So I guess I'd better bring this mess to an untimely end. Seven hours of off-and-on writing later, I've used up most of my work time, all of the time I was going to spend at the gym, and am working into my dinner-hour. So off I must go to eat before my home-group meeting, having accomplished very little except to fill cyberspace with another kilobyte or two of useless rambling prose.

At least I have the satisfaction, however meaningless and brief, of having aided and comforted a pigeon.

Wednesday, October 15, 2003

Mean-Muggin' On Me

Caroline always keeps me abreast of the newest slang... or, if not the newest, then the funniest. The sorts of things that are said by the sorts of people I usually don't know, the flowers of hip-hop culture, as the slang has evolved over the last decade or two. One of my favorites of the past was "scrilla" for money, it's ever so much fun to say. Another favorite is "up in my grille." Not to mention the gales of laughter induced by referring to the police as "po-po" (which is even funnier to native Bay Areans of my generation, who might remember Popo the Clown who used to meet and greet and emcee at Children's Fairyland when I was a kid).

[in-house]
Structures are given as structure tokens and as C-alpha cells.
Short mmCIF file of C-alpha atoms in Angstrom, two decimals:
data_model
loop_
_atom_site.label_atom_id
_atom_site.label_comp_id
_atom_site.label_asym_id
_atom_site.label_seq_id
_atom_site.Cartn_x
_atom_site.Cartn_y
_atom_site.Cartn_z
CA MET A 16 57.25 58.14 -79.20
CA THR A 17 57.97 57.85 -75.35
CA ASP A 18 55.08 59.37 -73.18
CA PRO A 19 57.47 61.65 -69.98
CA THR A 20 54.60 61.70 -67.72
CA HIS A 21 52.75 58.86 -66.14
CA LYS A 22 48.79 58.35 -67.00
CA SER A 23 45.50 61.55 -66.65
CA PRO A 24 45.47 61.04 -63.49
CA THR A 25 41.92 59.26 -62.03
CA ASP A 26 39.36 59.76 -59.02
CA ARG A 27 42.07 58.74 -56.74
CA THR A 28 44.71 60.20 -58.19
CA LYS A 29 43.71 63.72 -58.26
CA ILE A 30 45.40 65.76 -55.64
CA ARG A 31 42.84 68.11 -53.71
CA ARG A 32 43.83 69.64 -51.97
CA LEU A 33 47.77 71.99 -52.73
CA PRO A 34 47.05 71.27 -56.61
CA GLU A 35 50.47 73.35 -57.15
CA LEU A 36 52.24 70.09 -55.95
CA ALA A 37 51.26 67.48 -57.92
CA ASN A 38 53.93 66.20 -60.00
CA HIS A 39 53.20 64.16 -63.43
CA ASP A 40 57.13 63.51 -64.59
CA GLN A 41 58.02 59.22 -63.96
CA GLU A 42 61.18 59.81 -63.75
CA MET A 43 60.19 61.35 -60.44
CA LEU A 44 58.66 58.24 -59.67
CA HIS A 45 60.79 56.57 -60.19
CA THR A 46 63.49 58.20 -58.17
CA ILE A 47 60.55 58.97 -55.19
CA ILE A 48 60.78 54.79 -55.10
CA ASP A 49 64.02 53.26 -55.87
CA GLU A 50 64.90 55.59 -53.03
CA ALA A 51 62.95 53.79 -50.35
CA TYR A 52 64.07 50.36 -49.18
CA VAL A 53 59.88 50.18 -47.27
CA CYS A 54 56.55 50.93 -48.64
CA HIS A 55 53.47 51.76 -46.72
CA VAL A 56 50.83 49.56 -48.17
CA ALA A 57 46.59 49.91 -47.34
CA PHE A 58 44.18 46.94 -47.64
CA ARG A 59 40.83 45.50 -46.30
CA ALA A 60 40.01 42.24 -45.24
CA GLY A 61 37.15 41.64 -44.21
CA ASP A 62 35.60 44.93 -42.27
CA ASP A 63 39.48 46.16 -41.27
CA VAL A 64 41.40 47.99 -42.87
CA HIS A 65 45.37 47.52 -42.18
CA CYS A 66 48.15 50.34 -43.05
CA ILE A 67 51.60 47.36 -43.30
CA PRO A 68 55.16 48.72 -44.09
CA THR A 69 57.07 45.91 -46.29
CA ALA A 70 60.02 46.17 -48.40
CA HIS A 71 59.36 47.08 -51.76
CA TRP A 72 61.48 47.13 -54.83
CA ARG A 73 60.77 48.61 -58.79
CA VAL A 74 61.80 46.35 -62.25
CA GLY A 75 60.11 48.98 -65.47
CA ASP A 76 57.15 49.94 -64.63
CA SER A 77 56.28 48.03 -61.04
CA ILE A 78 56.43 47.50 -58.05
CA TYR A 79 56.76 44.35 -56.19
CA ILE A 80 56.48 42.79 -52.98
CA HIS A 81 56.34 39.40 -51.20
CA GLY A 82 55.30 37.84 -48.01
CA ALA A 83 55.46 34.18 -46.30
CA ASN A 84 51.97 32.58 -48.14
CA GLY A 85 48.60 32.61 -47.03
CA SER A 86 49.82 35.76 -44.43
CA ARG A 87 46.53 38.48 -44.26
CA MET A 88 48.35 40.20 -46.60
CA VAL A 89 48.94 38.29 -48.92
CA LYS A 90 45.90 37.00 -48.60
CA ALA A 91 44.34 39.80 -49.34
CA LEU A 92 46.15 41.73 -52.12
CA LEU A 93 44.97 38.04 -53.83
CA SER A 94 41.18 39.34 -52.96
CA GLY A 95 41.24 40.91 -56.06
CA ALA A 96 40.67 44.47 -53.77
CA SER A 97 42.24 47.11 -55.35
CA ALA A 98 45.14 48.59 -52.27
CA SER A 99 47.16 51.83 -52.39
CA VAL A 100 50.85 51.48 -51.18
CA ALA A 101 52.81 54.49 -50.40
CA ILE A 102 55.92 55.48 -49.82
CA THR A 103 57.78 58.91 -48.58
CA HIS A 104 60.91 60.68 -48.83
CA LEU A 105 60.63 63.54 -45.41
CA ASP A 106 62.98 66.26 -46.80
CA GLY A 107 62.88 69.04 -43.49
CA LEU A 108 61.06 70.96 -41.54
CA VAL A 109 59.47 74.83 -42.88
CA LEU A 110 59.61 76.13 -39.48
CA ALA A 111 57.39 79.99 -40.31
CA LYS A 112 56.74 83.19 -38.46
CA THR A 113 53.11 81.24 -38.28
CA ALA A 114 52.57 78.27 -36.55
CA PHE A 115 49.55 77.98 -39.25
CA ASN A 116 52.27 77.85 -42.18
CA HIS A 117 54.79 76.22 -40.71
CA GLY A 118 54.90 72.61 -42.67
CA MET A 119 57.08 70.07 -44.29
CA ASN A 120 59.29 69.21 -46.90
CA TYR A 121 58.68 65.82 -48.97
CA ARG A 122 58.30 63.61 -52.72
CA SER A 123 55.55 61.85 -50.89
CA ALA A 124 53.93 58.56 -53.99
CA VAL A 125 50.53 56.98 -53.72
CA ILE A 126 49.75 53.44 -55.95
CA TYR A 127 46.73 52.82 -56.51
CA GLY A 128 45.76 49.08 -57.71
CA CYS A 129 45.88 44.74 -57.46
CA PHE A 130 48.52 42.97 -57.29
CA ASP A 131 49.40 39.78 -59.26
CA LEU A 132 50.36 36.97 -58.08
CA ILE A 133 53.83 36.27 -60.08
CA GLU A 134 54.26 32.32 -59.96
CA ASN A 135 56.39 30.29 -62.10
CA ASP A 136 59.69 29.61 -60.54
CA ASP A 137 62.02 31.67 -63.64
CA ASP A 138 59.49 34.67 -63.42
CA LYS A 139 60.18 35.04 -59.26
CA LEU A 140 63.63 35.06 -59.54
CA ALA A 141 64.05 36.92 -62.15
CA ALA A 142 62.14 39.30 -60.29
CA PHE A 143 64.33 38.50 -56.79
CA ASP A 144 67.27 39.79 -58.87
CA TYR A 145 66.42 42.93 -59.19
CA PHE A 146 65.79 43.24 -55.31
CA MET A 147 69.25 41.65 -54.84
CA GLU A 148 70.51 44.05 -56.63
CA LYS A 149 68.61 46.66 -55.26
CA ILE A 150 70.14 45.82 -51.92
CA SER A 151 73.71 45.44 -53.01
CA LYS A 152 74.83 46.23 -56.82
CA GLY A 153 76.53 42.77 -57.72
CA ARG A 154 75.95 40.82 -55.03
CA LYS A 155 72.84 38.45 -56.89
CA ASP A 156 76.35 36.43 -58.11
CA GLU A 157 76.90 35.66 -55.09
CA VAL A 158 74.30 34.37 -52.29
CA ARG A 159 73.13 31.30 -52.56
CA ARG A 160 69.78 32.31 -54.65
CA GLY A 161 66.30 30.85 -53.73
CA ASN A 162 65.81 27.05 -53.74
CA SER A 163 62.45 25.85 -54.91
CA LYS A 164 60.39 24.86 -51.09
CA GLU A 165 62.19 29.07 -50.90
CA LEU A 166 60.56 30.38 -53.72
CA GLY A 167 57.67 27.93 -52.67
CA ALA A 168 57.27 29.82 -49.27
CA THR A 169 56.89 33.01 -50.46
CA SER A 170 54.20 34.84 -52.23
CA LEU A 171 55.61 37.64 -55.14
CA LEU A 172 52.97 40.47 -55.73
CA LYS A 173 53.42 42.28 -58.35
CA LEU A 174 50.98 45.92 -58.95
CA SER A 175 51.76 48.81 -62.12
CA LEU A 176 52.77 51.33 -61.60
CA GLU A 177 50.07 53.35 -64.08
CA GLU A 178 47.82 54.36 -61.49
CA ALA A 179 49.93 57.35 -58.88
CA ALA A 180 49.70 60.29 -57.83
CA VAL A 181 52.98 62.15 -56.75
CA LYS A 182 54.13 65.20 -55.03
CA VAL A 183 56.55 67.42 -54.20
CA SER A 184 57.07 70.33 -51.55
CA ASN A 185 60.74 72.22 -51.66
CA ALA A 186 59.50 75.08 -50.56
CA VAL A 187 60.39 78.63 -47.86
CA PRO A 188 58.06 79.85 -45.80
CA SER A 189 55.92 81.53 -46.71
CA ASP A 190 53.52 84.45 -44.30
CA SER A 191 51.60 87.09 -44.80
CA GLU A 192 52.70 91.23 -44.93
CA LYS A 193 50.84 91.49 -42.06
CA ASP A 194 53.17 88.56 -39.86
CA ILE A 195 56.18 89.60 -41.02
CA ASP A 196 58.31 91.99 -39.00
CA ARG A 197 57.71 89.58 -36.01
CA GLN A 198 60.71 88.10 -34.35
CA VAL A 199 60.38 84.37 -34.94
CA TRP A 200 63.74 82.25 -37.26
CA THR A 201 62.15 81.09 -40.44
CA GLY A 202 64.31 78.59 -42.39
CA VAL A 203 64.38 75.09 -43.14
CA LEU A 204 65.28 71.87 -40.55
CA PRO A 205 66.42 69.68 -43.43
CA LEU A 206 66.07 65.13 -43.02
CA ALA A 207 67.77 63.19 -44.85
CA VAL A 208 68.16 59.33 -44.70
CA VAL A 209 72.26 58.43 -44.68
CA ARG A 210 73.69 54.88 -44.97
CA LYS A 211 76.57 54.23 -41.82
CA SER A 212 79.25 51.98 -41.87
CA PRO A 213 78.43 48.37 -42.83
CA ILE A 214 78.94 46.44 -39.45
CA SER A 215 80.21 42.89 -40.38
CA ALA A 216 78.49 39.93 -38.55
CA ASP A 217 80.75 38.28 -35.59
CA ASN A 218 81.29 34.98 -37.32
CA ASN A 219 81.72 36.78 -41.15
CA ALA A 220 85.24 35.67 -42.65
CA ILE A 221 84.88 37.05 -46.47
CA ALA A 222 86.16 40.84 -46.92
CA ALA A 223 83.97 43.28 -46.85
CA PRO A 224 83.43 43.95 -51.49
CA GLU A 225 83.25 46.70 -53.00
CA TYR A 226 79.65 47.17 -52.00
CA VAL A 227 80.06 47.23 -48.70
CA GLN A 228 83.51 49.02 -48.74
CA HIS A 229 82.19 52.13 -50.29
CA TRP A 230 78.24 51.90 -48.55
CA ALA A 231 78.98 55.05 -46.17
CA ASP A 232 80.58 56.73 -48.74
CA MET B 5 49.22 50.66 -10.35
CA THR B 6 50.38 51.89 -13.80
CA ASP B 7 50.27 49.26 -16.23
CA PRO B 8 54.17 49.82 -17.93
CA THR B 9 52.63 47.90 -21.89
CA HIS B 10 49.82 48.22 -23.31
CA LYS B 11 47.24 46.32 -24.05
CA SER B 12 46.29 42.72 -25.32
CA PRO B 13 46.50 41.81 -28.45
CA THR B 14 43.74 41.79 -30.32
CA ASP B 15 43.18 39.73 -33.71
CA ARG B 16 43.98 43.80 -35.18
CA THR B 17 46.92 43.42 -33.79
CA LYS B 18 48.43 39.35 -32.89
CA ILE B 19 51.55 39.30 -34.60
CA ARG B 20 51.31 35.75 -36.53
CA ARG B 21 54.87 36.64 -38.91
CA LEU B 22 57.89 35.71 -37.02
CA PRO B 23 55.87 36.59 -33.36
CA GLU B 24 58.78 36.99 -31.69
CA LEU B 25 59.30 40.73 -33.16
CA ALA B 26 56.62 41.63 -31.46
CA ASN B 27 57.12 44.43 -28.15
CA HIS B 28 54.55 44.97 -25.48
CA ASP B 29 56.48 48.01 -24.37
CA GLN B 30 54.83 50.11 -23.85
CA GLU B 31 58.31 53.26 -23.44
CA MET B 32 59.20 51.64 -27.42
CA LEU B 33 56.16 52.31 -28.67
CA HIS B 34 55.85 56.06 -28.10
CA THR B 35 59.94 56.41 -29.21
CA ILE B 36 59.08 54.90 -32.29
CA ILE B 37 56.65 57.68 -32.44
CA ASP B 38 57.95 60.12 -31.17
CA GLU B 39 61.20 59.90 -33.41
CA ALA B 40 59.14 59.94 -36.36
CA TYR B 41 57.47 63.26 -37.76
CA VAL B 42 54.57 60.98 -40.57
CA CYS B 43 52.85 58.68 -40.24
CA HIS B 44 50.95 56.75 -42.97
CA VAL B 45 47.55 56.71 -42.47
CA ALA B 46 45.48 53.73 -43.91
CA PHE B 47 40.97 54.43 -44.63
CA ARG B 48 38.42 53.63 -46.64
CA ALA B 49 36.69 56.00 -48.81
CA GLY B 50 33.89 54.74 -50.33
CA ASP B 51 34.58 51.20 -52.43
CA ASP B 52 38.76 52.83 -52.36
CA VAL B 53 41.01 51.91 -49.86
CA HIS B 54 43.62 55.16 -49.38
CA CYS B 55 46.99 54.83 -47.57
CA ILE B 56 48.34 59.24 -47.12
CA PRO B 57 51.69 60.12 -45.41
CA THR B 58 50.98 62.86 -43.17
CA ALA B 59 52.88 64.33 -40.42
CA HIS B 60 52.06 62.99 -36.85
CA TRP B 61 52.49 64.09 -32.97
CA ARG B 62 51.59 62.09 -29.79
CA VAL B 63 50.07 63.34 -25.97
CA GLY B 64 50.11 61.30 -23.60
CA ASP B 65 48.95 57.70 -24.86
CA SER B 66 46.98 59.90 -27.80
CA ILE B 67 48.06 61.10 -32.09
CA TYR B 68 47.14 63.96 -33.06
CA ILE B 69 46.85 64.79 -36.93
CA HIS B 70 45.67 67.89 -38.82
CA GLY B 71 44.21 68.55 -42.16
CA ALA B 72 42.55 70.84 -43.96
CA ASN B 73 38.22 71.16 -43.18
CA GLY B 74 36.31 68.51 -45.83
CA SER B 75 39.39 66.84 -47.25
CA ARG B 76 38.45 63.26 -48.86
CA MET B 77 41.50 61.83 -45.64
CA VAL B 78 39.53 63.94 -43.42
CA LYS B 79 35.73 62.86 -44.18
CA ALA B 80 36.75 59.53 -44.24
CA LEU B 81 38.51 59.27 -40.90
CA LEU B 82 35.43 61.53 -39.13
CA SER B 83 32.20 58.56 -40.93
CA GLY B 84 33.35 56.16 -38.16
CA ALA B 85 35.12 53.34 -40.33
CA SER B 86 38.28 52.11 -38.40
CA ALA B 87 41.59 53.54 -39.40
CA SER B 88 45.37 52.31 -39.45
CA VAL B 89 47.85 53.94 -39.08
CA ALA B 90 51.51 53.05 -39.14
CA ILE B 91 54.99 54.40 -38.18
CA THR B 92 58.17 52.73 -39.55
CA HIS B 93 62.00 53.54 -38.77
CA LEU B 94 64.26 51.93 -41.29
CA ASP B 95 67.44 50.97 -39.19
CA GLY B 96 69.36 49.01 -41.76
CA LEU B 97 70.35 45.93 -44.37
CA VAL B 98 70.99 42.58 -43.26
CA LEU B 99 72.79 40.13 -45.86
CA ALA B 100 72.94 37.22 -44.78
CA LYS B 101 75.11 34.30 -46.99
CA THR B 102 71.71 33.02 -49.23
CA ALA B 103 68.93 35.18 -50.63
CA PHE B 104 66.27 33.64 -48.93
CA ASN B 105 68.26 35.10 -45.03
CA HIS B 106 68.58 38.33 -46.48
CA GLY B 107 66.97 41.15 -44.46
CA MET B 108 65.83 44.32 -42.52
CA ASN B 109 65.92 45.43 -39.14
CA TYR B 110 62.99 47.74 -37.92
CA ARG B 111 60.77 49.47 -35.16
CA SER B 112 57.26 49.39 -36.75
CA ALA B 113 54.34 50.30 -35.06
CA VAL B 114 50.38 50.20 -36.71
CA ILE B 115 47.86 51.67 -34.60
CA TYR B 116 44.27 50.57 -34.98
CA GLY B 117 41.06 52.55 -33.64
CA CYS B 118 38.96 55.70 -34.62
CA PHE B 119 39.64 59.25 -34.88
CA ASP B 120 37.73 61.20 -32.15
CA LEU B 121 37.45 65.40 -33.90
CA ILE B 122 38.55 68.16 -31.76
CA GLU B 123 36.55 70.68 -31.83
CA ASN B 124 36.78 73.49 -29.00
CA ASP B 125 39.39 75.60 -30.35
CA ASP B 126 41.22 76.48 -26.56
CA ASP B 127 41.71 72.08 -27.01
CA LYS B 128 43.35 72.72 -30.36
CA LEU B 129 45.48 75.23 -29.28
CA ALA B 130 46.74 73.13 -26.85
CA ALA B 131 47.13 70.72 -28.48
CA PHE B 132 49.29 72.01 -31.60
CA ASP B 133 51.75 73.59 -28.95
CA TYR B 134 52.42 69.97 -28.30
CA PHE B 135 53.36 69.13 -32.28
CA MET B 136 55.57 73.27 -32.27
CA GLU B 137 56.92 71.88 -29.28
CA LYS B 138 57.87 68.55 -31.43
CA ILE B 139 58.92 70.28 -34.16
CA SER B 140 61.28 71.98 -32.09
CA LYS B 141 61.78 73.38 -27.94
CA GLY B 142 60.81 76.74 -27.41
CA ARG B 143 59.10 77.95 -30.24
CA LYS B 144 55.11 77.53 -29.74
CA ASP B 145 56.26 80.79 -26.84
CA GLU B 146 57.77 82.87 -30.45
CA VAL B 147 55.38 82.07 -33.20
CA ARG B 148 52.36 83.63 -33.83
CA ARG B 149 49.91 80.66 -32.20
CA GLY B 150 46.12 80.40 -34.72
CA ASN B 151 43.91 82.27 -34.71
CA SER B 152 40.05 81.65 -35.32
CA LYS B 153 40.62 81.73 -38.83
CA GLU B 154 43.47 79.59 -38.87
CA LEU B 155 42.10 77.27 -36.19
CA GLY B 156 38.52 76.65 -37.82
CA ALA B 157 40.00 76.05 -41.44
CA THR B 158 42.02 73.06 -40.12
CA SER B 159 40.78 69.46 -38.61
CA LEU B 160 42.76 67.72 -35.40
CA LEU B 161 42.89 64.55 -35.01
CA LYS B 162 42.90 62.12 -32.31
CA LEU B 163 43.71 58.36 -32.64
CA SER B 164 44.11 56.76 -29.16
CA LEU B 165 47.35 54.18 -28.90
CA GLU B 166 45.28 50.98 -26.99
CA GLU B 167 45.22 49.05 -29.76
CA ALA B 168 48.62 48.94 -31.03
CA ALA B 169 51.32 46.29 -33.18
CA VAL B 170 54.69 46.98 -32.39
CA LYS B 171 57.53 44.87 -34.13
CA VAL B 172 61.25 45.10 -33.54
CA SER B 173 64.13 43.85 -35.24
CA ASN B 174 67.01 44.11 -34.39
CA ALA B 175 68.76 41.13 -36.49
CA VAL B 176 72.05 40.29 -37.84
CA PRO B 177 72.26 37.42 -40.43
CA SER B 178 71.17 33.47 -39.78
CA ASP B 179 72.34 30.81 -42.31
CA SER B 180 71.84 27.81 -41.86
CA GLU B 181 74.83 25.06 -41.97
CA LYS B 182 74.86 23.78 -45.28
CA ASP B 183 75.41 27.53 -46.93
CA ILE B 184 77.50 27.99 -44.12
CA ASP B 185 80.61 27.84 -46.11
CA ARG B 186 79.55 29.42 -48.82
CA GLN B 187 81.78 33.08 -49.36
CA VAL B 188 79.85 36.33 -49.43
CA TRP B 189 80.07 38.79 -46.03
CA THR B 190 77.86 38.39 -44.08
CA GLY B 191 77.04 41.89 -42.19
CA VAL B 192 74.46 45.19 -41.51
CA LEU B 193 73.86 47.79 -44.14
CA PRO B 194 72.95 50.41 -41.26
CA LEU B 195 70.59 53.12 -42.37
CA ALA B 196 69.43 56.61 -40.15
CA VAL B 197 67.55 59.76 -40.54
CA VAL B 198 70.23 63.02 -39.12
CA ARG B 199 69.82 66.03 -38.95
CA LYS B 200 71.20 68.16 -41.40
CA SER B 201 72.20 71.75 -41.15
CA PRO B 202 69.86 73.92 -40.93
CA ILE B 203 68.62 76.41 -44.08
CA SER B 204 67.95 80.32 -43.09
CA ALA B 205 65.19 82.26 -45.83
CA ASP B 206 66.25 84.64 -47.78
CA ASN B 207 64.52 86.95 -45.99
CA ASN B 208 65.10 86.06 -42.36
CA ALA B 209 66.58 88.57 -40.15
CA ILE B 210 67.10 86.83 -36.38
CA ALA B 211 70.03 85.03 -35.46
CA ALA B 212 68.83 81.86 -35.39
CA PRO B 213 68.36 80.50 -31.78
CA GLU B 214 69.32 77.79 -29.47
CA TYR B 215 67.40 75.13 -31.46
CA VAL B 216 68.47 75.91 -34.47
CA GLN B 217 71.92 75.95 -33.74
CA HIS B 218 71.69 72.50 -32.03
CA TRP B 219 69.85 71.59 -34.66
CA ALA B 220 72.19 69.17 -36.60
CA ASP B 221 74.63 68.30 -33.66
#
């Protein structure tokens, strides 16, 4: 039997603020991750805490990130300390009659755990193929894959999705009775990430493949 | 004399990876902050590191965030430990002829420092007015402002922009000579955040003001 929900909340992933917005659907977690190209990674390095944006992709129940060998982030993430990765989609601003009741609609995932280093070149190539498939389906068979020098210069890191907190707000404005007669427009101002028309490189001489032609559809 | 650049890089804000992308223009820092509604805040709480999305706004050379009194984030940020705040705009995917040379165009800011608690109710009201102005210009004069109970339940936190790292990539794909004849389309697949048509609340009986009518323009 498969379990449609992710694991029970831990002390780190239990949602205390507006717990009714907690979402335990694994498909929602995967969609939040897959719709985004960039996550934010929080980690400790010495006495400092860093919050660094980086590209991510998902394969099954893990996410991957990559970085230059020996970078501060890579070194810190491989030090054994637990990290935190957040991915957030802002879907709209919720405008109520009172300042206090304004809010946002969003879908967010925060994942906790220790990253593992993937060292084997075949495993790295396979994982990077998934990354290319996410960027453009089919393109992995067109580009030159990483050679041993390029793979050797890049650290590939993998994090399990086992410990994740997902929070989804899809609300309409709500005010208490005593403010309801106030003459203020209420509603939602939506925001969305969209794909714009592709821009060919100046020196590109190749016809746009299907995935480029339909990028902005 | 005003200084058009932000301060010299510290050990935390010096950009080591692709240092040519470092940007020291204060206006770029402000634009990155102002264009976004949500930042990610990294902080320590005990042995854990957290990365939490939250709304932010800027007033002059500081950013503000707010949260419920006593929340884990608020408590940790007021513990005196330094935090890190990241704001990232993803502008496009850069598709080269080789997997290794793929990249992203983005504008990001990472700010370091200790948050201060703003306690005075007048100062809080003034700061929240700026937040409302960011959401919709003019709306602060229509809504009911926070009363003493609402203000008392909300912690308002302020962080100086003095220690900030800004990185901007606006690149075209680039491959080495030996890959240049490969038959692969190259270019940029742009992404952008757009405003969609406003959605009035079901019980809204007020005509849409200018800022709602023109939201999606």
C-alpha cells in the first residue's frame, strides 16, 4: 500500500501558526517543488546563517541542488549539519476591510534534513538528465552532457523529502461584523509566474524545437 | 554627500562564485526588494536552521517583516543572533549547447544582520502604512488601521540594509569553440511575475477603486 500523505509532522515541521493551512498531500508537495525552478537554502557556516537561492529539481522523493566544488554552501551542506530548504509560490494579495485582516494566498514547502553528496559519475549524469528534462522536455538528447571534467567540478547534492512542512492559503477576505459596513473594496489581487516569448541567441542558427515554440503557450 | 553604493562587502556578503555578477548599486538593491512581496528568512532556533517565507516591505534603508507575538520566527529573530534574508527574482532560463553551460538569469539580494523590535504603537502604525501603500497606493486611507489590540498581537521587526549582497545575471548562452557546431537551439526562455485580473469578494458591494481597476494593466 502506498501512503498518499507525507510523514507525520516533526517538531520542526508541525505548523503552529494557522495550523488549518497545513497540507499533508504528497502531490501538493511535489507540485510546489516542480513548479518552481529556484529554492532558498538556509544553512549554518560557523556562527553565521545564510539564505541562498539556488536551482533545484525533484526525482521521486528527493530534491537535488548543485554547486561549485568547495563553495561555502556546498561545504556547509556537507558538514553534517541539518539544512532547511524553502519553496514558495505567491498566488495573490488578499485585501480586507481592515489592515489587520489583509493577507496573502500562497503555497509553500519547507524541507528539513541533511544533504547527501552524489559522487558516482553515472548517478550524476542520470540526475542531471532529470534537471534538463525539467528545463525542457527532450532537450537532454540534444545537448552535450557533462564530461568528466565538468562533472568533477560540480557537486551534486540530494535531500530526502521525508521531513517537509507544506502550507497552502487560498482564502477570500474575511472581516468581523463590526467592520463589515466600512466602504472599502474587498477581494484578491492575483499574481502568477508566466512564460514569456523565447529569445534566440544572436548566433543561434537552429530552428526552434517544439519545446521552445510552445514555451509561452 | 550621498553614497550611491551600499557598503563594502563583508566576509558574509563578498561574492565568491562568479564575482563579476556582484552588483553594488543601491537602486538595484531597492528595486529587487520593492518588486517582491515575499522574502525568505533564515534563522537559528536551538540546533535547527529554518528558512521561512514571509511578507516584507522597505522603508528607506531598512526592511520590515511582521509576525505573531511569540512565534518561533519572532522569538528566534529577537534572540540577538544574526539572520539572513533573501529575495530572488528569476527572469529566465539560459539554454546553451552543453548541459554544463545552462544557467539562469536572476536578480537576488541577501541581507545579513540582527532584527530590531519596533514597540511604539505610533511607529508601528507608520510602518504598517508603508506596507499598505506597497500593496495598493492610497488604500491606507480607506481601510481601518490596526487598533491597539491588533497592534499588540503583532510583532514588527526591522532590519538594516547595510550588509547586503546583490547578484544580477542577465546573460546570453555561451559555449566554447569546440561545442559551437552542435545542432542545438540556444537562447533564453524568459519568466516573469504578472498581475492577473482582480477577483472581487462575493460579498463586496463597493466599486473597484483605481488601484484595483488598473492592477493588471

More recently, Caroline was telling me about an altercation between herself and a carload of young "straight up ghetto" women concerning a parking-space, and she described the three young women as "mean-muggin' on me all the way down the mall."

That's the best feature of hip-hop slang, you can generally visualize something from the phrase without ever having heard the phrase before... I could very easily see these three girls scowling at Caroline from within their late-model Toyota Celica, their eyes squinting and their mouths pursed, a trio of squash-faced Persian cats staring steadily as the car moved away. I could imagine them with elaborately unbecoming hairstyles and large swaying earrings, their heads gyrating on their necks as they denounced Caroline without using a single consonant.